The film starts by showing a young married couple who laughed at the idea of old age. Several years later, the woman's hair is decidedly touched with gray. This is also apparent of the ... See full summary »

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Cast

Credited cast:
Mabel Trunnelle
Robert Brower
William Bechtel ...
The Artist
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Ben F. Wilson
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Storyline

The film starts by showing a young married couple who laughed at the idea of old age. Several years later, the woman's hair is decidedly touched with gray. This is also apparent of the man's hair. A passing artist asks permission to paint her portrait. She points to the one hanging on the wall, which is a reproduction of herself in her younger days. The artist indicates that she has changed immensely since then, which so touches her, that she sends the artist away. Placing a mirror in front of her, she compares its reflection with that portrait of herself in her younger days. She perceives a decided change. The artist paints her portrait, and when it is finished she shows it to her husband, who taking her in his arms, tells her "she has never older grown." Written by Moving Picture World synopsis

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Drama | Short

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12 April 1911 (USA)  »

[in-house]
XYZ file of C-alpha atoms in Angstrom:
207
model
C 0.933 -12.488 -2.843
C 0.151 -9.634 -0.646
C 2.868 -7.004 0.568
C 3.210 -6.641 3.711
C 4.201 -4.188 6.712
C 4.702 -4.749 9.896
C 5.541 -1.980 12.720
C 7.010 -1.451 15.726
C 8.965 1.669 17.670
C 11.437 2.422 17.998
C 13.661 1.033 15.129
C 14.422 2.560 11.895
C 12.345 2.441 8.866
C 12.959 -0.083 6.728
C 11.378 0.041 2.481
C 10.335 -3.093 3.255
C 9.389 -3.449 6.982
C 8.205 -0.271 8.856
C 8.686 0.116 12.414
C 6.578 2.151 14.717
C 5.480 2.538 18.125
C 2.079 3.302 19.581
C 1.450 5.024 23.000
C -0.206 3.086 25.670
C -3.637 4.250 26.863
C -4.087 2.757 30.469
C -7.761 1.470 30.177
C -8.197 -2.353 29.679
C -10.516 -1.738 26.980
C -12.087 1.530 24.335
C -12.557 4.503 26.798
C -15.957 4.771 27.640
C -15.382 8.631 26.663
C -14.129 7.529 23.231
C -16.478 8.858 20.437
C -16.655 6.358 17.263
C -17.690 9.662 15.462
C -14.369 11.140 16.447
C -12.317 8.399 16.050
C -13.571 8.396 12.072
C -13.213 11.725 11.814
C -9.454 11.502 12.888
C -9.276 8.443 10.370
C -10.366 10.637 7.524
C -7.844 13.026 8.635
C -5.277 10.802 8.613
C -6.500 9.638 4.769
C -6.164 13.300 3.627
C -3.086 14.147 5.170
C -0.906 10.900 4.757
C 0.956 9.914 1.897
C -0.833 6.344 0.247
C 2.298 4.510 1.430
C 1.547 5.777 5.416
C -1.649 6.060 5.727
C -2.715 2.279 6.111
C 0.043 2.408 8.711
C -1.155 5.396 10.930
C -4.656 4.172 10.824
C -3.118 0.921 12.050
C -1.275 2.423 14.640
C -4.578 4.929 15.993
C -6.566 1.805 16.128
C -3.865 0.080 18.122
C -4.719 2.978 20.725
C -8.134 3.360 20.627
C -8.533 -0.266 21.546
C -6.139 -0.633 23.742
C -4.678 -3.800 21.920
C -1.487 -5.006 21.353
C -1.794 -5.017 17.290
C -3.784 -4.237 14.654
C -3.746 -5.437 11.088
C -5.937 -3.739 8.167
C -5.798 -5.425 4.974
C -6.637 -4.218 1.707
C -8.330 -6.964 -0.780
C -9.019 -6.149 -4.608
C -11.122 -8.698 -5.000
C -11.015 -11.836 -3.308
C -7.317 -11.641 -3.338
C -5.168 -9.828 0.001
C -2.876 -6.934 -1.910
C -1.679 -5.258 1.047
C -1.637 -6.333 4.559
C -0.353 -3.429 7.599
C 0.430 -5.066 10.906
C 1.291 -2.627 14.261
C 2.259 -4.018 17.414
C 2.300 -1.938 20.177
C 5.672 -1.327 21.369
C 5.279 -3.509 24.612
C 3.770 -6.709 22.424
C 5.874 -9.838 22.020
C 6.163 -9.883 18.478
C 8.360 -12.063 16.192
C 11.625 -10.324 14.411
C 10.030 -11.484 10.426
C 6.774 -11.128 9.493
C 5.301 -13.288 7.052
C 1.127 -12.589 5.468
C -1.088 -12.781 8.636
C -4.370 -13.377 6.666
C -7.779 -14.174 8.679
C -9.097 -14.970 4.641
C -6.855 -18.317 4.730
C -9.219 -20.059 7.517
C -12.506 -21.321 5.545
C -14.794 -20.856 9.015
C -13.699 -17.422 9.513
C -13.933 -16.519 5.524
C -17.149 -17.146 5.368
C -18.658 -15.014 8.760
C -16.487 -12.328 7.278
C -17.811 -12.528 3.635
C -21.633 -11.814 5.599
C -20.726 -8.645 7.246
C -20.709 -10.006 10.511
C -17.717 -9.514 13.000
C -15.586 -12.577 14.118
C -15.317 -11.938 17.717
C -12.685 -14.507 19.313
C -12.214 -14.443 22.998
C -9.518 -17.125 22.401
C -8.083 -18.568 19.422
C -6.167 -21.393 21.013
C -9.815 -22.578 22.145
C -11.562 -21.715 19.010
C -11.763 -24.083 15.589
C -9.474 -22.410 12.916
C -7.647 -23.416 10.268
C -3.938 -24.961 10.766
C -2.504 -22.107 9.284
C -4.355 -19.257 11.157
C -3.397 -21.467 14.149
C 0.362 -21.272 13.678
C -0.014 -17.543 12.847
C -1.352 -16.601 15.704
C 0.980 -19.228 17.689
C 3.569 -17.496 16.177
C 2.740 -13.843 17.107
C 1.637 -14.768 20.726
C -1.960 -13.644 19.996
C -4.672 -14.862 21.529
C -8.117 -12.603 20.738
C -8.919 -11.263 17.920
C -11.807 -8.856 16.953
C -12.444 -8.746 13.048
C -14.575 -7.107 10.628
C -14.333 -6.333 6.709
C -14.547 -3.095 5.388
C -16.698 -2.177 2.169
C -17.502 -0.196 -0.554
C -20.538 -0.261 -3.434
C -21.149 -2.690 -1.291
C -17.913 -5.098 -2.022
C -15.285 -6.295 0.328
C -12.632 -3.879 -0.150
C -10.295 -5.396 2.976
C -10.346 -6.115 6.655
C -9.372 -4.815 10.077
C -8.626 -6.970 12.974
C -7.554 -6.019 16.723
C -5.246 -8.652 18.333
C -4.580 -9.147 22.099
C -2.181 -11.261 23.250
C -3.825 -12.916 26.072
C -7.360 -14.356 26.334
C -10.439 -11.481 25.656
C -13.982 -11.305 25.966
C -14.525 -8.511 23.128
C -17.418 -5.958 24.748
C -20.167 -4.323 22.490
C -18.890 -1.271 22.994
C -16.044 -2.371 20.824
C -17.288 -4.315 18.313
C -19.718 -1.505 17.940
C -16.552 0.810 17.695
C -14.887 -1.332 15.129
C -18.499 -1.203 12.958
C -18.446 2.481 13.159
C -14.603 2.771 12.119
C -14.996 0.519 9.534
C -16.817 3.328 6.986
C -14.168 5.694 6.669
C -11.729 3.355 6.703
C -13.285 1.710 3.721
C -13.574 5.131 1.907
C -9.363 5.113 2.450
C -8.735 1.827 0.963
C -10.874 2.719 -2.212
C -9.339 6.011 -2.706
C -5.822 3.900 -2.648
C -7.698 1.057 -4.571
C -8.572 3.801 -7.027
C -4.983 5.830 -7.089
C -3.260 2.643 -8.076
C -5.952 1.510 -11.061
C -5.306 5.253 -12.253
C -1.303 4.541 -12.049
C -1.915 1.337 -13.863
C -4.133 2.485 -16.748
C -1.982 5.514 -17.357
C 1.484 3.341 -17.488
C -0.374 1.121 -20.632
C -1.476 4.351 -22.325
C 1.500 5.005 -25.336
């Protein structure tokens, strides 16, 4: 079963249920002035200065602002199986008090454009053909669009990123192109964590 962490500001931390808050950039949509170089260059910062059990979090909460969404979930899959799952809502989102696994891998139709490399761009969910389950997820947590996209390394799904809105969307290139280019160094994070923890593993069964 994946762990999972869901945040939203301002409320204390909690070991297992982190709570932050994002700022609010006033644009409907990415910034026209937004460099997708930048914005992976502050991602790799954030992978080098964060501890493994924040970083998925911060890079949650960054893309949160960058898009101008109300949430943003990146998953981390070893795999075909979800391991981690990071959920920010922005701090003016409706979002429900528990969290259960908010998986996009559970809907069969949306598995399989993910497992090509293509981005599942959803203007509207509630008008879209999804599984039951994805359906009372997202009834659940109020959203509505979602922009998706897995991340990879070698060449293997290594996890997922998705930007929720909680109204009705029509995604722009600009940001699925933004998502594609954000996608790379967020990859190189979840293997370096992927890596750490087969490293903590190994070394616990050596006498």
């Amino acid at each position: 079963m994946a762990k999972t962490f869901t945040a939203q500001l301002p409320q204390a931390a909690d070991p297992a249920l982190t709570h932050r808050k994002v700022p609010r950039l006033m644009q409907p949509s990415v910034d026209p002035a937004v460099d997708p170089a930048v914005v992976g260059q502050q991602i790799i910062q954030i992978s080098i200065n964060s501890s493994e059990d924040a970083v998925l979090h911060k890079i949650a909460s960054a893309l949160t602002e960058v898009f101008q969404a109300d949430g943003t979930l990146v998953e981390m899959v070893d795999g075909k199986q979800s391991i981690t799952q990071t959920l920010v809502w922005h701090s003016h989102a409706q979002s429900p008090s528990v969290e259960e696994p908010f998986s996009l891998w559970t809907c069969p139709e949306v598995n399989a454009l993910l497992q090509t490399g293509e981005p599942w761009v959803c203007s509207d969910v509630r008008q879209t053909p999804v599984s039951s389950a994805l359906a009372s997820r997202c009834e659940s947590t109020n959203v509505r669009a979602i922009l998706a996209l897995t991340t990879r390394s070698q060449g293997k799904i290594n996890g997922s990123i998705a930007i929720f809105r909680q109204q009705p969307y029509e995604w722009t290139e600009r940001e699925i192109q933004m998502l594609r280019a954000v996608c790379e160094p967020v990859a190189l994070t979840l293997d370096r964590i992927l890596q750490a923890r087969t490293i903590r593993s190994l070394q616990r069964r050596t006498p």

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1.33 : 1
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Film debut of Ben F. Wilson (billed as "Benjamin Wilson"). See more »

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More like a leaf from actual experience than a picture
10 January 2016 | by (Chicago) – See all my reviews

Everybody probably recognizes the title of the old song which has been popular for many years, and almost everybody understands its sentiment. The Edison players have reproduced it in a way to make it peculiarly attractive. No one cares to grow old, and when the fact of age is impressed upon anyone as forcibly as it was upon the woman here represented, the pain is often tragic. In that respect the film follows life closely and unquestionably emphasizes very natural sentiments. Indeed, the picture is drawn so true to life that it appears more like a leaf from actual experience than a picture. With the musicians following each of the pictures with the well known melody varying expression to suit, and making it an unconscious undertone to the story, the closing scenes, when the husband declares that she "has never older grown," causes a suspicious moisture under the eyelids. All of middle age will enjoy this picture because it will mean much to them. Youth also will enjoy it; for its sentiment will touch all. It will rank as one of the best, if not the very best of the week. - The Moving Picture World, April 29, 1911


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